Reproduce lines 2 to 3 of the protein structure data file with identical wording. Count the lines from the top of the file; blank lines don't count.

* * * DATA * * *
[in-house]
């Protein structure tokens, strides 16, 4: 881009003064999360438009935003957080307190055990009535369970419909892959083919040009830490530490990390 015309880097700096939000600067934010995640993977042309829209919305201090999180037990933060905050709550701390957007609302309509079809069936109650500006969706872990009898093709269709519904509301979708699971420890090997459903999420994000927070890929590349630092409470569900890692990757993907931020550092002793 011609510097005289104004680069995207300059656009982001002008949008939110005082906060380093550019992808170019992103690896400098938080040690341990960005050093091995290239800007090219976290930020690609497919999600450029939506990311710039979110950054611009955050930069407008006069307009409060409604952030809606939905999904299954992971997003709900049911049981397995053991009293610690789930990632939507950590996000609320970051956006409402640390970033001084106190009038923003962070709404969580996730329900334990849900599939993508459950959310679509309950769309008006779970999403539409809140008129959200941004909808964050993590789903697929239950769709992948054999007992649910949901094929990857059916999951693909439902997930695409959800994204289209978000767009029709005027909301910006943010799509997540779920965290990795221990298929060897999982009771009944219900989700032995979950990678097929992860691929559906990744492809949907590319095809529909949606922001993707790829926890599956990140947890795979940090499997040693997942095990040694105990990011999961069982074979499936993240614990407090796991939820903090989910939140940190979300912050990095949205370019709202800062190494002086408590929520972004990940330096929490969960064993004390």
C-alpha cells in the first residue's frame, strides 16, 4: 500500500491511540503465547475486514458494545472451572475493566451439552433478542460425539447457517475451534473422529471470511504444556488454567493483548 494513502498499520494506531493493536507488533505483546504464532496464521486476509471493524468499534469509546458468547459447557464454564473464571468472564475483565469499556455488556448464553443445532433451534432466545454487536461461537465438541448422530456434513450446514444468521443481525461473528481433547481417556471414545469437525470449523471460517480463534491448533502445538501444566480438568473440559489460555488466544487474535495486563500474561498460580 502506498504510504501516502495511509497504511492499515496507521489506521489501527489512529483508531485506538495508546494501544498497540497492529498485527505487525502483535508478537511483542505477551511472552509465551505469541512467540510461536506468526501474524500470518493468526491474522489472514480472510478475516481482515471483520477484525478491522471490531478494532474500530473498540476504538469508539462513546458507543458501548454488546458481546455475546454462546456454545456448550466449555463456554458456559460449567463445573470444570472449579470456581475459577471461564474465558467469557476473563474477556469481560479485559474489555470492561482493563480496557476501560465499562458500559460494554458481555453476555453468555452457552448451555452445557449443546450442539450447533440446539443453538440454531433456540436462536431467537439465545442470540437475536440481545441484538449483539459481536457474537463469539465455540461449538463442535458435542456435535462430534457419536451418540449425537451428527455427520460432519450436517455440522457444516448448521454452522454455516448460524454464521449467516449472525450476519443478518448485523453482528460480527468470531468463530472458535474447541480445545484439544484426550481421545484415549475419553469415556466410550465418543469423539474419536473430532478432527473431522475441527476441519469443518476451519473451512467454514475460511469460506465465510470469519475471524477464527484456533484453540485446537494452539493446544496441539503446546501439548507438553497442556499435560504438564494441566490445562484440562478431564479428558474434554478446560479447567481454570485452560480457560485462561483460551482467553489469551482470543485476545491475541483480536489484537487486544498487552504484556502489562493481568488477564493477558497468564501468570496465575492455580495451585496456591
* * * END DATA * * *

């Protein structure tokens, strides 16, 4: 881009003064999360438009935003957080307190055990009535369970419909892959083919040009830490530490990390 015309880097700096939000600067934010995640993977042309829209919305201090999180037990933060905050709550701390957007609302309509079809069936109650500006969706872990009898093709269709519904509301979708699971420890090997459903999420994000927070890929590349630092409470569900890692990757993907931020550092002793 011609510097005289104004680069995207300059656009982001002008949008939110005082906060380093550019992808170019992103690896400098938080040690341990960005050093091995290239800007090219976290930020690609497919999600450029939506990311710039979110950054611009955050930069407008006069307009409060409604952030809606939905999904299954992971997003709900049911049981397995053991009293610690789930990632939507950590996000609320970051956006409402640390970033001084106190009038923003962070709404969580996730329900334990849900599939993508459950959310679509309950769309008006779970999403539409809140008129959200941004909808964050993590789903697929239950769709992948054999007992649910949901094929990857059916999951693909439902997930695409959800994204289209978000767009029709005027909301910006943010799509997540779920965290990795221990298929060897999982009771009944219900989700032995979950990678097929992860691929559906990744492809949907590319095809529909949606922001993707790829926890599956990140947890795979940090499997040693997942095990040694105990990011999961069982074979499936993240614990407090796991939820903090989910939140940190979300912050990095949205370019709202800062190494002086408590929520972004990940330096929490969960064993004390």
C-alpha cells in the first residue's frame, strides 16, 4: 500500500491511540503465547475486514458494545472451572475493566451439552433478542460425539447457517475451534473422529471470511504444556488454567493483548 494513502498499520494506531493493536507488533505483546504464532496464521486476509471493524468499534469509546458468547459447557464454564473464571468472564475483565469499556455488556448464553443445532433451534432466545454487536461461537465438541448422530456434513450446514444468521443481525461473528481433547481417556471414545469437525470449523471460517480463534491448533502445538501444566480438568473440559489460555488466544487474535495486563500474561498460580 502506498504510504501516502495511509497504511492499515496507521489506521489501527489512529483508531485506538495508546494501544498497540497492529498485527505487525502483535508478537511483542505477551511472552509465551505469541512467540510461536506468526501474524500470518493468526491474522489472514480472510478475516481482515471483520477484525478491522471490531478494532474500530473498540476504538469508539462513546458507543458501548454488546458481546455475546454462546456454545456448550466449555463456554458456559460449567463445573470444570472449579470456581475459577471461564474465558467469557476473563474477556469481560479485559474489555470492561482493563480496557476501560465499562458500559460494554458481555453476555453468555452457552448451555452445557449443546450442539450447533440446539443453538440454531433456540436462536431467537439465545442470540437475536440481545441484538449483539459481536457474537463469539465455540461449538463442535458435542456435535462430534457419536451418540449425537451428527455427520460432519450436517455440522457444516448448521454452522454455516448460524454464521449467516449472525450476519443478518448485523453482528460480527468470531468463530472458535474447541480445545484439544484426550481421545484415549475419553469415556466410550465418543469423539474419536473430532478432527473431522475441527476441519469443518476451519473451512467454514475460511469460506465465510470469519475471524477464527484456533484453540485446537494452539493446544496441539503446546501439548507438553497442556499435560504438564494441566490445562484440562478431564479428558474434554478446560479447567481454570485452560480457560485462561483460551482467553489469551482470543485476545491475541483480536489484537487486544498487552504484556502489562493481568488477564493477558497468564501468570496465575492455580495451585496456591